“We have reduced our operating hours, reduced staffing, changed a few people's jobs, altered our buying patterns, enabled curbside delivery and started praying,” Morrow said in an email.

He said other Manchester businesses are in the same predicament and that the upcoming holiday period will be critical for retailers. “I am worried that we will see more businesses going under early next year,” Morrow said.

If there is an upside for his business, he said people are reading more with kids’ books topping the list along with fiction, books on racism and with people home with time on their hands, cookbooks.


The Orvis Company took a hit from the pandemic furloughing workers at its 83 stores across the country, including its flagship store in Manchester and at its headquarters in Sunderland.

“In March, we had to close all our stores in the US and the UK,” said Tucker Kimball, Orvis public relations manager. “We have about 30 stores in the UK as well.”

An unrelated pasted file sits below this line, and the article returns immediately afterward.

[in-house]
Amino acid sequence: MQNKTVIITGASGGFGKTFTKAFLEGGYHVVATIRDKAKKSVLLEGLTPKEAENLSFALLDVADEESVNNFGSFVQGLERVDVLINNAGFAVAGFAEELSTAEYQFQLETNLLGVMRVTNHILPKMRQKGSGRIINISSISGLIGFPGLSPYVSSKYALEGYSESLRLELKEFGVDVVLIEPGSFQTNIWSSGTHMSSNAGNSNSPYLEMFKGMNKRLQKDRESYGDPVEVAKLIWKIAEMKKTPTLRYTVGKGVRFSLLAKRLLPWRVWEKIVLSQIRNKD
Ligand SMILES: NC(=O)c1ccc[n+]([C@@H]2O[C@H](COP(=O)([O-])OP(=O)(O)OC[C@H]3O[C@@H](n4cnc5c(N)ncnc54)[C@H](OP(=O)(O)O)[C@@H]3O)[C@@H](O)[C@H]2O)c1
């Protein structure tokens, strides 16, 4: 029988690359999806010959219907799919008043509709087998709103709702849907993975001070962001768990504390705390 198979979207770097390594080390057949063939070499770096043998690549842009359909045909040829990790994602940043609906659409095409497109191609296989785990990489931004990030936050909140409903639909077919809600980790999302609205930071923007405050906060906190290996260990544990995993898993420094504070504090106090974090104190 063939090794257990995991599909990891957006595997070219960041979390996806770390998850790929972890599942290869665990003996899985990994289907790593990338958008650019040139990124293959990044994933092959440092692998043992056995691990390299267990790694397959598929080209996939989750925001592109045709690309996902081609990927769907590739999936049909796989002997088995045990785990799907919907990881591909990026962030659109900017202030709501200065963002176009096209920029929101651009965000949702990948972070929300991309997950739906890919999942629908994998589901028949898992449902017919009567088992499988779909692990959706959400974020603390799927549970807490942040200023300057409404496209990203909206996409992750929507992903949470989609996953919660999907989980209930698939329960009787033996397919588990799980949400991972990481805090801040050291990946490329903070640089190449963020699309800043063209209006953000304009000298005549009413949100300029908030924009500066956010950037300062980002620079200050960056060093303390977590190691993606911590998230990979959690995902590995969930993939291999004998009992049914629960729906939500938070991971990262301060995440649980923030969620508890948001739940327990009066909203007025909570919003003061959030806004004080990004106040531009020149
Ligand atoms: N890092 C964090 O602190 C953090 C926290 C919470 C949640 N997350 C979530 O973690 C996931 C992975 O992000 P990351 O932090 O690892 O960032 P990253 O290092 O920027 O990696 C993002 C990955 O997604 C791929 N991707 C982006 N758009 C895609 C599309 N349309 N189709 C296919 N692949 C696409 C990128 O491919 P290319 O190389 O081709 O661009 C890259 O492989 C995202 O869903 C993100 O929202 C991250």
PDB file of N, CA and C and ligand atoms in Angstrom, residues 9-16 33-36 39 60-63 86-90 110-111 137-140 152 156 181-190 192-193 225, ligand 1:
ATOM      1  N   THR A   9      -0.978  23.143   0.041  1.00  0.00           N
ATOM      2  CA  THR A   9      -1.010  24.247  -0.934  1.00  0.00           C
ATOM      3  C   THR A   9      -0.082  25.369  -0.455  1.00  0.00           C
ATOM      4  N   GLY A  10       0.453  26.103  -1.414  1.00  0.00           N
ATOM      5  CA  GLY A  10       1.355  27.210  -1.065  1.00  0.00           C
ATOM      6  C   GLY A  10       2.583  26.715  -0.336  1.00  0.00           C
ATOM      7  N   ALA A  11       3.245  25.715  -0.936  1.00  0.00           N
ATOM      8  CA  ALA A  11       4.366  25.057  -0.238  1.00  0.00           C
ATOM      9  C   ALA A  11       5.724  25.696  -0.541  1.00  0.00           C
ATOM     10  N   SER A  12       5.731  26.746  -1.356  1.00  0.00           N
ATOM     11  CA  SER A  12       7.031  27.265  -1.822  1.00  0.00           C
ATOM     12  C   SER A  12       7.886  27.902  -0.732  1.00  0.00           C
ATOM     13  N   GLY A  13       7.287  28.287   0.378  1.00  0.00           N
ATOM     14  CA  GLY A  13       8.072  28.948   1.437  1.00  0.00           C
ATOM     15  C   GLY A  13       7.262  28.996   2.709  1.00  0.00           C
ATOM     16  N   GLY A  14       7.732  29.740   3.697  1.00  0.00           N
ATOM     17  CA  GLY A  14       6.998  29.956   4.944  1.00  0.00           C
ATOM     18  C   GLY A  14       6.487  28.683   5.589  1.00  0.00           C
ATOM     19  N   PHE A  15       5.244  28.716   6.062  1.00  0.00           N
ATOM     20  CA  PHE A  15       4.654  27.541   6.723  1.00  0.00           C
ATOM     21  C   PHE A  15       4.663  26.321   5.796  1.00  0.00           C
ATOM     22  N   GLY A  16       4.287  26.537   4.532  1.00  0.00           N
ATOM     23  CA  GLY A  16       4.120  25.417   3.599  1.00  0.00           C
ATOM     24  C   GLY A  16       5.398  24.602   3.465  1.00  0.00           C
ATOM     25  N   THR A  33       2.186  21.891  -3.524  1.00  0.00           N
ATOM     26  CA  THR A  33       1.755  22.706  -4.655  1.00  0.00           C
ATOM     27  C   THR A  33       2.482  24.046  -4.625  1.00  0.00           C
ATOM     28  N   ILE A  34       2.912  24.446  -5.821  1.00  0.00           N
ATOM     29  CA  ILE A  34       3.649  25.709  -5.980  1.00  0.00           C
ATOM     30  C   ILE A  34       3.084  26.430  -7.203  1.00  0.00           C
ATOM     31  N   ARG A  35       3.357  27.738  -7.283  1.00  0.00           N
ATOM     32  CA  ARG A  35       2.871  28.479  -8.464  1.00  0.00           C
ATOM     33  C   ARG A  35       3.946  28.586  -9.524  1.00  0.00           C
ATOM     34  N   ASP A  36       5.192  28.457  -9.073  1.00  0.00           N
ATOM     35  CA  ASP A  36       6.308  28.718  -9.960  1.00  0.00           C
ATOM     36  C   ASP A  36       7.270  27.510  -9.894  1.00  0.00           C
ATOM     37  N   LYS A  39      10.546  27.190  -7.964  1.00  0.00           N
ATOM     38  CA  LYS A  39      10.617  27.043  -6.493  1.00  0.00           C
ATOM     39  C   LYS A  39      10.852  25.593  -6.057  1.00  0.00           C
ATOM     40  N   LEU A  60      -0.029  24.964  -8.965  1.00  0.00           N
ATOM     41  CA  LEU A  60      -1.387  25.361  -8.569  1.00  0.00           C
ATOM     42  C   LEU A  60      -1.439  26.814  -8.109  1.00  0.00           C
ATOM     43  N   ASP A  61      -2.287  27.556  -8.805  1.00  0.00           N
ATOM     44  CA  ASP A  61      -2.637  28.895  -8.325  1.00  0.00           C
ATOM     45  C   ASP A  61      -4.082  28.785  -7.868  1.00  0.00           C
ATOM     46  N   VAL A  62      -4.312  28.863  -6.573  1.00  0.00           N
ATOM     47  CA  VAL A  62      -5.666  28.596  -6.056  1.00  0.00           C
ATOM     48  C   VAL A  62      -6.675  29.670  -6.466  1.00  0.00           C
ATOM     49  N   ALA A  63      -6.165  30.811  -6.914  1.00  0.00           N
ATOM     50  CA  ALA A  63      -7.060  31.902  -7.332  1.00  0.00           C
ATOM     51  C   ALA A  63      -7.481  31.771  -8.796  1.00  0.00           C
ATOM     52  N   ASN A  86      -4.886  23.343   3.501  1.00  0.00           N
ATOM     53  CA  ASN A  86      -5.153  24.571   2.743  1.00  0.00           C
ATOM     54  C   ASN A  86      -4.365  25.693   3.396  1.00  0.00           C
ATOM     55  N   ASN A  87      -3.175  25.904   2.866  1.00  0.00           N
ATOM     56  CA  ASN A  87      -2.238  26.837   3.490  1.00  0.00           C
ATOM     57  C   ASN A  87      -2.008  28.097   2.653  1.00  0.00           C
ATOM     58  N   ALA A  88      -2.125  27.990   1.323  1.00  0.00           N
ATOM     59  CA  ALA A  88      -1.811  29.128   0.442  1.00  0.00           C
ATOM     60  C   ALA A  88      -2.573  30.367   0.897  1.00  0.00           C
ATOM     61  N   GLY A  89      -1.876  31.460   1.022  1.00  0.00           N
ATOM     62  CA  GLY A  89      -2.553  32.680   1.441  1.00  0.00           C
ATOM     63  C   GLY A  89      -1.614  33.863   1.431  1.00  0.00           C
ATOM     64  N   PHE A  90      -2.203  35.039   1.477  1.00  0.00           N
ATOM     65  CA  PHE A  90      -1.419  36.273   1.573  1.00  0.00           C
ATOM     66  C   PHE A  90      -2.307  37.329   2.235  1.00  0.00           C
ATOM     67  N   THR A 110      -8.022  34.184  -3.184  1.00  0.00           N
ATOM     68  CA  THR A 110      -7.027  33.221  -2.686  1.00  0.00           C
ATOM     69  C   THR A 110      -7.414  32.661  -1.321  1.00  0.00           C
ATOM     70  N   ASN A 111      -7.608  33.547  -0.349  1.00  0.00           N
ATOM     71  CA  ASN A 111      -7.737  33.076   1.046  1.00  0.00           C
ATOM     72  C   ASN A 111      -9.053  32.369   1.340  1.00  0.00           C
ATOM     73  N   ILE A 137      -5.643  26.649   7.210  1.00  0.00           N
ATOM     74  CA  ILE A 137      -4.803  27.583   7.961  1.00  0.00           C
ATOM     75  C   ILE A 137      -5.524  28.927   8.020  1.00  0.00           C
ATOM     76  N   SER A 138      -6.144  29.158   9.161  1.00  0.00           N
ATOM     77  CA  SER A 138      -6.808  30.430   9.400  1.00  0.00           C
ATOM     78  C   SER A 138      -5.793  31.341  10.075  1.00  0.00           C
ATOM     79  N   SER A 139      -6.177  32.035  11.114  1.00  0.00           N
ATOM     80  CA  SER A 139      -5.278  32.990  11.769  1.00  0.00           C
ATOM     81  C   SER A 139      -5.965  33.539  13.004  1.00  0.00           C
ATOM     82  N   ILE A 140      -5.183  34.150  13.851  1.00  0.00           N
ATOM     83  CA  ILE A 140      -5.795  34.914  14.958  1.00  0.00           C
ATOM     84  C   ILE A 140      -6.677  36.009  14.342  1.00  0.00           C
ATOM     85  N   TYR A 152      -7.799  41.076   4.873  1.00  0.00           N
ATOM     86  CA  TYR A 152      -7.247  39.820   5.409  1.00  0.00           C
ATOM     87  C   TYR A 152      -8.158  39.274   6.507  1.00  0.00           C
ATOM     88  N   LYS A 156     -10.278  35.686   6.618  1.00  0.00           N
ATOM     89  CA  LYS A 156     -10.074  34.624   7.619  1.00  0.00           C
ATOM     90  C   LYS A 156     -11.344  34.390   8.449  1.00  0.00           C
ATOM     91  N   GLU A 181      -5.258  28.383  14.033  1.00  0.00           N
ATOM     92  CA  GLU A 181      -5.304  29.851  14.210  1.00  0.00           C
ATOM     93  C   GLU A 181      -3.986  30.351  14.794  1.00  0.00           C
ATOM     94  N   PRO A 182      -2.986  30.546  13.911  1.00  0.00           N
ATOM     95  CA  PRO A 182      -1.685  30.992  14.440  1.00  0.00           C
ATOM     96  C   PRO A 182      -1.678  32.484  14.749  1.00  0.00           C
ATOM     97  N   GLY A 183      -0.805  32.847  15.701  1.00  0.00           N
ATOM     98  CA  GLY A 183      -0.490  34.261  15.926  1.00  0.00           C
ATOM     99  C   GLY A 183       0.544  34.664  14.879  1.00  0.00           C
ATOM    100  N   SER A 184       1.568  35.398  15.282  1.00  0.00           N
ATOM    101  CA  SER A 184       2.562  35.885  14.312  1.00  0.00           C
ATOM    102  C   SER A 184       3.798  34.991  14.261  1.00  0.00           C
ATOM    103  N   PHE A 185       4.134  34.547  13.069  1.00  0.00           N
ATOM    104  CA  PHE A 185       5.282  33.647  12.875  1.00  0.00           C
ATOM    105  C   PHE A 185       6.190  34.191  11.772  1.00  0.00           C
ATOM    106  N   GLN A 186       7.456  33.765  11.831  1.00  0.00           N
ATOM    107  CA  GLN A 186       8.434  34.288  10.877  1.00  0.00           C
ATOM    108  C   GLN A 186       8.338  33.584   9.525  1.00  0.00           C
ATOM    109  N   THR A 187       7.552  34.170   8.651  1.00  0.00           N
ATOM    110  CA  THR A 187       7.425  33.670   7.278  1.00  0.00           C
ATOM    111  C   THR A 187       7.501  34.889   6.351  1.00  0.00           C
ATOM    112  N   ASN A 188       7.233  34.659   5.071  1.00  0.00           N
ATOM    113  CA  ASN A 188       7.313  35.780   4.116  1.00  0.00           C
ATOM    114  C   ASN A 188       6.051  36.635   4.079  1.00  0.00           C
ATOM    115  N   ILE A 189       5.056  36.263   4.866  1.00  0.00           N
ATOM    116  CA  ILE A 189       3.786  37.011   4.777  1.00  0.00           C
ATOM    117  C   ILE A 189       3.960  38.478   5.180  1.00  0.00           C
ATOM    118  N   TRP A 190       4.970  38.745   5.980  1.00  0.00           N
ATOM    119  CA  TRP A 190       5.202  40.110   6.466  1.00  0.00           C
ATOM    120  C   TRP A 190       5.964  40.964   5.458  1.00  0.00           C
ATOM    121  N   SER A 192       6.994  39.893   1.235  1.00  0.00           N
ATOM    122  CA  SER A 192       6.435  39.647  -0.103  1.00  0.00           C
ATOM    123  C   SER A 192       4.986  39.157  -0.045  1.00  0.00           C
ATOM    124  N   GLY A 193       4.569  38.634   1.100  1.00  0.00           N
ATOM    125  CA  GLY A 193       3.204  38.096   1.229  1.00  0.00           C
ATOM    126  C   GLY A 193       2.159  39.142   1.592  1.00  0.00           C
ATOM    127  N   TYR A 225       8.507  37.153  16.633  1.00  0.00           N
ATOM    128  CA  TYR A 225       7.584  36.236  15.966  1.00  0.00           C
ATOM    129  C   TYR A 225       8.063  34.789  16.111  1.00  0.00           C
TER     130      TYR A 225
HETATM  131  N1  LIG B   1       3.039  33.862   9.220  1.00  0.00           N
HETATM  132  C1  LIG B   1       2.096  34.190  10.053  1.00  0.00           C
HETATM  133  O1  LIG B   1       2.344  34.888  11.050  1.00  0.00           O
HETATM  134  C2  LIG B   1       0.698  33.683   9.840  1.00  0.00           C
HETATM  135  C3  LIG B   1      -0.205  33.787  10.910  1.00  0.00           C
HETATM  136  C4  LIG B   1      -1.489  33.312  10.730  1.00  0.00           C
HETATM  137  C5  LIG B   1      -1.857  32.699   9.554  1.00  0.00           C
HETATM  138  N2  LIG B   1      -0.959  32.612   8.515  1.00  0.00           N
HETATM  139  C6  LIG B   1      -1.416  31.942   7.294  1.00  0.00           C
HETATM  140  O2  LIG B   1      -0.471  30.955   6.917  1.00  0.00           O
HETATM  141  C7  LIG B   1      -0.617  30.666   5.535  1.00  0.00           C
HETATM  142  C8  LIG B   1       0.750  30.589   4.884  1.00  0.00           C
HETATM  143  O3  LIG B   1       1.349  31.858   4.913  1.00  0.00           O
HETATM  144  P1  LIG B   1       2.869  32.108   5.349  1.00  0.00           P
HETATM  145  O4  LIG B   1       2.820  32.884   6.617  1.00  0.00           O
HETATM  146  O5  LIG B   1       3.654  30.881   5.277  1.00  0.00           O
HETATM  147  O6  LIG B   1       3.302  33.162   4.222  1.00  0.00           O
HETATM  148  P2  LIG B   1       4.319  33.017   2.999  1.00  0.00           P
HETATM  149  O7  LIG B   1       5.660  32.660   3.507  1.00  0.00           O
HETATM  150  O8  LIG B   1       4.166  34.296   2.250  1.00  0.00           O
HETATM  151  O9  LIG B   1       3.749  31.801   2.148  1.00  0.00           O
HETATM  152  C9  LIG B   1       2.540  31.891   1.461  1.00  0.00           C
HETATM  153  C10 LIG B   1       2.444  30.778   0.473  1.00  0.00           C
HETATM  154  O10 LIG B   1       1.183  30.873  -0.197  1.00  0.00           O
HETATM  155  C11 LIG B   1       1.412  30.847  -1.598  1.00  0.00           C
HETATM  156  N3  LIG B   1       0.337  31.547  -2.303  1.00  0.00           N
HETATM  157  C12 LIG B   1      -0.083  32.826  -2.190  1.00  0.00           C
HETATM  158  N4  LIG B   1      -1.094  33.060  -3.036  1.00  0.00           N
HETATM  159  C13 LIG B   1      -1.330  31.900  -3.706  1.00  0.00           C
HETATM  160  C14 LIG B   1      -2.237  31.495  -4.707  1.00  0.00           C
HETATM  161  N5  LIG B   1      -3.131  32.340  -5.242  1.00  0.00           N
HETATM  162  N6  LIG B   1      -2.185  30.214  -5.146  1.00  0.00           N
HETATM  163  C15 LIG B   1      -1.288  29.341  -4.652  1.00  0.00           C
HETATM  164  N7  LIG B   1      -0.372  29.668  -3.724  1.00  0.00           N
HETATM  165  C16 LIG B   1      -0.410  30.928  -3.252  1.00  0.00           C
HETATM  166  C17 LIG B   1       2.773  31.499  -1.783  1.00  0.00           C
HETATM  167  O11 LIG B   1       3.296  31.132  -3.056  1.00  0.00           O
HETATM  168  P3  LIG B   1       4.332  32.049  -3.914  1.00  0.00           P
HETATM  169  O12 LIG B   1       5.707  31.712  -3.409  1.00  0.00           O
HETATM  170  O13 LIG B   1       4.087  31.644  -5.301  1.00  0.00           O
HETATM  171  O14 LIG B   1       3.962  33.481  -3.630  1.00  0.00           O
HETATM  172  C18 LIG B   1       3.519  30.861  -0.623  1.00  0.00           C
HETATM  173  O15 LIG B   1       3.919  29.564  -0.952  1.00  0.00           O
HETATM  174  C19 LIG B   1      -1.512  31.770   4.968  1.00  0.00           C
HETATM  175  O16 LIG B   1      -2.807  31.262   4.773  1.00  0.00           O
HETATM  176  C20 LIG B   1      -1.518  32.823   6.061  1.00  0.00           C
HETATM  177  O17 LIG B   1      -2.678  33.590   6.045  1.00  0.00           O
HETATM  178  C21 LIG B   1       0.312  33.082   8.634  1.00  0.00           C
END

Changes were made to its customer service operations and at its fulfillment center in Roanoke, VA, to support Orvis’ online business, Kimball said

He said the family-owned company’s first priority remains the safety of its employees.

In April, Kimball said the Perkins family had to make very difficult staffing decisions, eventually laying off 20 percent of workers at its headquarters in Sunderland.

Photo: An Orvis employee crafts a fly fishing rod at the company’s rod shop in Manchester. The company was forced to furlough workers at its retail stores across the country in March. Those workers were recalled but 20 percent of workers at the Orvis headquarters in Sunderland were laid off. Courtesy photo.“Those were layoffs, they weren’t furloughs,” he said. “We haven’t refilled any of those positions.”